He plans to use his skills to network with unions, churches, First Nations groups and other organizations to develop long-term commitments for clean water in the city.

Rather than feed into negative comments on Facebook, he wants to maintain a constructive and solutions-focused discussion through Community for Clean Water.

For more information on how to get involved with the new grassroots organization visit communityforcleanwater.ca

READ MORE: How neighbouring North Coast villages avoided the boil water notice

North Coast MLA Rice responds

Prince Rupert’s representative in the provincial legislature also had a response to council’s presentation on the ongoing issues with water.

NDP North Coast MLA Jennifer Rice responded to acting Mayor Wade Niesh’s comments, saying that asking citizens to redirect their anger from social media to their provincial and federal representatives was “misguided”.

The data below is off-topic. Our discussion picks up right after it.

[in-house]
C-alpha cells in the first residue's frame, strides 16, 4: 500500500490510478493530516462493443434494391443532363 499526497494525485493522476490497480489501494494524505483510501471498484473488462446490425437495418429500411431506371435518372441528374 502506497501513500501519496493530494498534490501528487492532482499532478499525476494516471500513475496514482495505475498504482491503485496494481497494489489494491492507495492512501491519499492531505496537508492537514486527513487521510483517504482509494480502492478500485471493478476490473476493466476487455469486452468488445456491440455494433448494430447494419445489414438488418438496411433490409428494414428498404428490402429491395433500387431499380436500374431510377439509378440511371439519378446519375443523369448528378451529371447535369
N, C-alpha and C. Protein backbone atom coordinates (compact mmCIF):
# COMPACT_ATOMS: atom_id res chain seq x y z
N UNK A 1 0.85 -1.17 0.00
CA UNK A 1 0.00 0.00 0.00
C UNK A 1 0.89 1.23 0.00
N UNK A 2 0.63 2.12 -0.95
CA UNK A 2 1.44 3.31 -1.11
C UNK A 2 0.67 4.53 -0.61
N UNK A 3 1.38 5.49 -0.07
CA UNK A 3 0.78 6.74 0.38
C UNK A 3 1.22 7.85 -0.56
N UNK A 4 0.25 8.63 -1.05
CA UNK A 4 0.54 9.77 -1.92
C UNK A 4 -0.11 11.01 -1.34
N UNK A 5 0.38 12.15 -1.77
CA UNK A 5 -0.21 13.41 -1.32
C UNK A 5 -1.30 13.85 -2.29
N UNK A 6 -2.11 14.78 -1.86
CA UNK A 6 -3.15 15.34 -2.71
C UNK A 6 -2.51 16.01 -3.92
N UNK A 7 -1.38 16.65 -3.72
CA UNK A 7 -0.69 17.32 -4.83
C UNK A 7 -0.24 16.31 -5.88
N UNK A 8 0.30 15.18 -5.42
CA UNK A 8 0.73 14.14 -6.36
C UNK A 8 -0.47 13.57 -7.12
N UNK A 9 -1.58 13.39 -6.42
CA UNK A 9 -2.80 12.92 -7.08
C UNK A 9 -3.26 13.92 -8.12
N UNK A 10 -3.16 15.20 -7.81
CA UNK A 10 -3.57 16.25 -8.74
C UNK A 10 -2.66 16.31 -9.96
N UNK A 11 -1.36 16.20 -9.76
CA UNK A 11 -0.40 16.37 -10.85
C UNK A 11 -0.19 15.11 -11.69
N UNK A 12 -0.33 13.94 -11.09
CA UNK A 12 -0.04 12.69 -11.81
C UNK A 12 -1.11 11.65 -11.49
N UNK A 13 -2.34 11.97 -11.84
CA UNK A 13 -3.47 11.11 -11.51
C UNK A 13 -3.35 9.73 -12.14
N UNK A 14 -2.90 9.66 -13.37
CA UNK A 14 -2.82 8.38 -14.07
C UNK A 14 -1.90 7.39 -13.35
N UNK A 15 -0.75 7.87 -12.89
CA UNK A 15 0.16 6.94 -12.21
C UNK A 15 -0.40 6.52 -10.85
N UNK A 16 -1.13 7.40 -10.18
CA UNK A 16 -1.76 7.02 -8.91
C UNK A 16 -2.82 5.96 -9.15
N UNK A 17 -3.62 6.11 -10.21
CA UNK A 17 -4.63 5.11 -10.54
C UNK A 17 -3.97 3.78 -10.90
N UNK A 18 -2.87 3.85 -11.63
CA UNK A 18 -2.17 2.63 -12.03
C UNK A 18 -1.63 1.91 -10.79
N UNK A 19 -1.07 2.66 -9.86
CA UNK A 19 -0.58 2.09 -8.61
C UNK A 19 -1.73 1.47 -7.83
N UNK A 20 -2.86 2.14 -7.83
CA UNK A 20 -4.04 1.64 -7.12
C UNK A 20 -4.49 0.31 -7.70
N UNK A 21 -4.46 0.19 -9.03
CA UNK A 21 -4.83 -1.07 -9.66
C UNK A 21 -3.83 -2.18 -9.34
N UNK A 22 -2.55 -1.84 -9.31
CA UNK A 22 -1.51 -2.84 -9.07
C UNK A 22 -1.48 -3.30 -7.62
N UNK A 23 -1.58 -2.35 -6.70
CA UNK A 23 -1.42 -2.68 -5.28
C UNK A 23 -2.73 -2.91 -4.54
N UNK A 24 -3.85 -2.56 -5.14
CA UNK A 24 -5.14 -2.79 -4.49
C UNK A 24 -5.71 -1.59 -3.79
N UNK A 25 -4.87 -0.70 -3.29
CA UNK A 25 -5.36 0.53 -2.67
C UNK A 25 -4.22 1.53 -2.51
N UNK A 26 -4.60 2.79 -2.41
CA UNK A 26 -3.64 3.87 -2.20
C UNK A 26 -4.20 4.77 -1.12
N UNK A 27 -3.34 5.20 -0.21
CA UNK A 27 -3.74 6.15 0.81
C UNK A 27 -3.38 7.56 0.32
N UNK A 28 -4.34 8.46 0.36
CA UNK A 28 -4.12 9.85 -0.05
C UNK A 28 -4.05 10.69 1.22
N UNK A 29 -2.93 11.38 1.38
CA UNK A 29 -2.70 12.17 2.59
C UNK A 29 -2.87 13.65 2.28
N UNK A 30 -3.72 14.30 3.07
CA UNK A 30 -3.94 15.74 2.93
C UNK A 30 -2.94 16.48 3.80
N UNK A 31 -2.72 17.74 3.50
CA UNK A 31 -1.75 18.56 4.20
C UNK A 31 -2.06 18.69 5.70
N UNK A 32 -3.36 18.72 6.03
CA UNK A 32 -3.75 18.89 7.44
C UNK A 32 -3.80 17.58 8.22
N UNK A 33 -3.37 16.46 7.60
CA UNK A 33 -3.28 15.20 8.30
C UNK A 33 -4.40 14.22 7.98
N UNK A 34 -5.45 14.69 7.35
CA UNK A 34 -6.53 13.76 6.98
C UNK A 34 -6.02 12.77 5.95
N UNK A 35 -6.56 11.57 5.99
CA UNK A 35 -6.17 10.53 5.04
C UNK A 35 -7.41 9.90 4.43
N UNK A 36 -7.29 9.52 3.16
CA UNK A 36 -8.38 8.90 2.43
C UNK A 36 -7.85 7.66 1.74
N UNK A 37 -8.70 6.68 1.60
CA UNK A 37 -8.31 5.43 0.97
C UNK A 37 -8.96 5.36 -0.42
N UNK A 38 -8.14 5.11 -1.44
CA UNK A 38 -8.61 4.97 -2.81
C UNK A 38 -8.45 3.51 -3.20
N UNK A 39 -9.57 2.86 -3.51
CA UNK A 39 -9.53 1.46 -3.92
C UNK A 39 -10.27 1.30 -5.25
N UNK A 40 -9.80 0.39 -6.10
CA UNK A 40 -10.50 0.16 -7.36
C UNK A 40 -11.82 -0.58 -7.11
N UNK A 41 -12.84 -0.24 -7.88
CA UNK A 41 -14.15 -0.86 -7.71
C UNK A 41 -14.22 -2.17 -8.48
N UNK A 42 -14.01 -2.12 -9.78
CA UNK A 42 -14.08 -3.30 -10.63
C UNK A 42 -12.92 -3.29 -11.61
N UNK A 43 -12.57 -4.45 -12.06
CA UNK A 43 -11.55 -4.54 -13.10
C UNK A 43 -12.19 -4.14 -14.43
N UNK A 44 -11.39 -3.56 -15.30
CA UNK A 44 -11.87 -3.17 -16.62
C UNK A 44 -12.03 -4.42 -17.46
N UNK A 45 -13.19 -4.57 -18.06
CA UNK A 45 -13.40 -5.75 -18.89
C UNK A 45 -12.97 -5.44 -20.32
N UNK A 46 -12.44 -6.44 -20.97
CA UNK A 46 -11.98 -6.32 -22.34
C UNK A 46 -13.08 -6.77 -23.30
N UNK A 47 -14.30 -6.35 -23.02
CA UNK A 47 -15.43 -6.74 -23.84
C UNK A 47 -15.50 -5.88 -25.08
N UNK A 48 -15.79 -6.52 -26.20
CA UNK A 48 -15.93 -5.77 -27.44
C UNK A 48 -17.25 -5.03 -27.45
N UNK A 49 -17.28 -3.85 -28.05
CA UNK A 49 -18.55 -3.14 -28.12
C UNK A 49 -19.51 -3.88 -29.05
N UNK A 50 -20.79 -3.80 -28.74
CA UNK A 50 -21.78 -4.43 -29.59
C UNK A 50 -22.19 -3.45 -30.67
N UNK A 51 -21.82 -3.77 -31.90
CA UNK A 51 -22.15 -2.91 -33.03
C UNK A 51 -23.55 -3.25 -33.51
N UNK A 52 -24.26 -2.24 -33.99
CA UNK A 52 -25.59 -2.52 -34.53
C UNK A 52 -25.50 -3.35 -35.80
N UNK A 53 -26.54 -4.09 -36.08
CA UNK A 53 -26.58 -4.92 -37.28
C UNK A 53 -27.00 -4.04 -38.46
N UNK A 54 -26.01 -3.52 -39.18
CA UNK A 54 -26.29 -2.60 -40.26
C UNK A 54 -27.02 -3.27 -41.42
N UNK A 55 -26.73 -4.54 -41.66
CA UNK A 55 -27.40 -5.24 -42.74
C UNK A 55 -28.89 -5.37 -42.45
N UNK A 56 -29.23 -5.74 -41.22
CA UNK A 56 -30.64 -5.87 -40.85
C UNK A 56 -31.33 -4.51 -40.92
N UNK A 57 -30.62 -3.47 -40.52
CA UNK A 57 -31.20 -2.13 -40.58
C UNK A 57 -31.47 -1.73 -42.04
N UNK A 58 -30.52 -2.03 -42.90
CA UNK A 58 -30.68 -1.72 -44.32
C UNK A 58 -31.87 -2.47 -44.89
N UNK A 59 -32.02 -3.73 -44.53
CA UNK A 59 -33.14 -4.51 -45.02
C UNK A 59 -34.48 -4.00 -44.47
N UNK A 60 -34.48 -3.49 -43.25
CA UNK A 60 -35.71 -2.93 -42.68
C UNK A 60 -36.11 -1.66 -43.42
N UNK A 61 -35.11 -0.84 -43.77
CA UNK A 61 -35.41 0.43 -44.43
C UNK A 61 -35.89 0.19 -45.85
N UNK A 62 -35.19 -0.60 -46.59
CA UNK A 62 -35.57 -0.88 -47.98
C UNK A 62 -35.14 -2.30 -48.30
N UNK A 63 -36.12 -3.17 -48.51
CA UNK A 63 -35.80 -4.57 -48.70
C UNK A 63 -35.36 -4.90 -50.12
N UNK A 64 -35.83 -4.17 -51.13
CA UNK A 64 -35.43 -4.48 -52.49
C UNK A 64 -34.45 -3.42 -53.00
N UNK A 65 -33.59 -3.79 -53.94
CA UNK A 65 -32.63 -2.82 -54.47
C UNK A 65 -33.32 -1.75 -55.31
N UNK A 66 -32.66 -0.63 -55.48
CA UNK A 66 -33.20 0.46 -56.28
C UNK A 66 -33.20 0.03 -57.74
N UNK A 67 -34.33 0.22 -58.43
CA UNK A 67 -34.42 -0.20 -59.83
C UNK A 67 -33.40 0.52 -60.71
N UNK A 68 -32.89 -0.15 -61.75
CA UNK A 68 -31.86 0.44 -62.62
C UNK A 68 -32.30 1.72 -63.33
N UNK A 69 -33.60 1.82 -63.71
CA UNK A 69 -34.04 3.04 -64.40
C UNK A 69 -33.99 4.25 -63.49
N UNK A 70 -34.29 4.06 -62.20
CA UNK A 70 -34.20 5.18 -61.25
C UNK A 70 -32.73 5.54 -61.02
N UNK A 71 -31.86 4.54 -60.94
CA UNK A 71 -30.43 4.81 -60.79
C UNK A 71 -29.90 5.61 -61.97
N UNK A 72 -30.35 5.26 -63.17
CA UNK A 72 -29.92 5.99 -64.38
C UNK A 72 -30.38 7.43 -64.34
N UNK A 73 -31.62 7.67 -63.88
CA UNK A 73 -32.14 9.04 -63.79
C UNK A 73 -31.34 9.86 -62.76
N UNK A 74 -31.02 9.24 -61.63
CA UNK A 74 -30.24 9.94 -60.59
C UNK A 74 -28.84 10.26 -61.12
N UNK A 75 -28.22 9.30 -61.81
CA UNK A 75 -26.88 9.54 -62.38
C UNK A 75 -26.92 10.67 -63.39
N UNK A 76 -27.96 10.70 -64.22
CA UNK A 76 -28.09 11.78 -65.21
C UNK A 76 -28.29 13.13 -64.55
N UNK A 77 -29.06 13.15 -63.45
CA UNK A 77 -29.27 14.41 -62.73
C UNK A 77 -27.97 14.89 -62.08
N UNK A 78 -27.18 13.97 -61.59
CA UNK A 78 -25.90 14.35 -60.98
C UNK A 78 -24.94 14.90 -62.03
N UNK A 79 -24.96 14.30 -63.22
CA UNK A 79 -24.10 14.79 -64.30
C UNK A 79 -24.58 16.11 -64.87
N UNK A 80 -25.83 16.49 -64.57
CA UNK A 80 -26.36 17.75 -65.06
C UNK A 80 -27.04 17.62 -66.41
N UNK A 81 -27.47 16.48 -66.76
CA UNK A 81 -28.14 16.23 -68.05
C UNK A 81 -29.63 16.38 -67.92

READ MORE: City asks residents to write MLA, MP to help with water issues

Rice noted that the boil notice has been a legitimate hardship for Prince Rupert residents, especially the elderly, the sick, families with multiple children and those with small businesses in the food service industry.

“I’m well aware of the issues, I’m boiling my water along with my fellow residents,” Rice said in an interview a few days after the general council meeting. “I certainly raised the issue as an important issue with both the Ministry of Health and the Ministry of Municipal Affairs and Housing so they are well aware of the issue.”

Rice went on to say that no one at city hall, whether elected or un-elected, had reached out to her to do more on the water boil notice other than ensure that the province had received the city’s applications for infrastructure funding. She also noted that water infrastructure falls under the purview of municipalities.

“It’s their responsibility,” Rice said.

Rice added that there are many communities in Canada who have submitted applications for that funding, and who have been under water boil notices for considerable lengths of time.

“I wish I could, you know, give you a great announcement or news, but it will be some time before we know the results of those grant applications,” she said.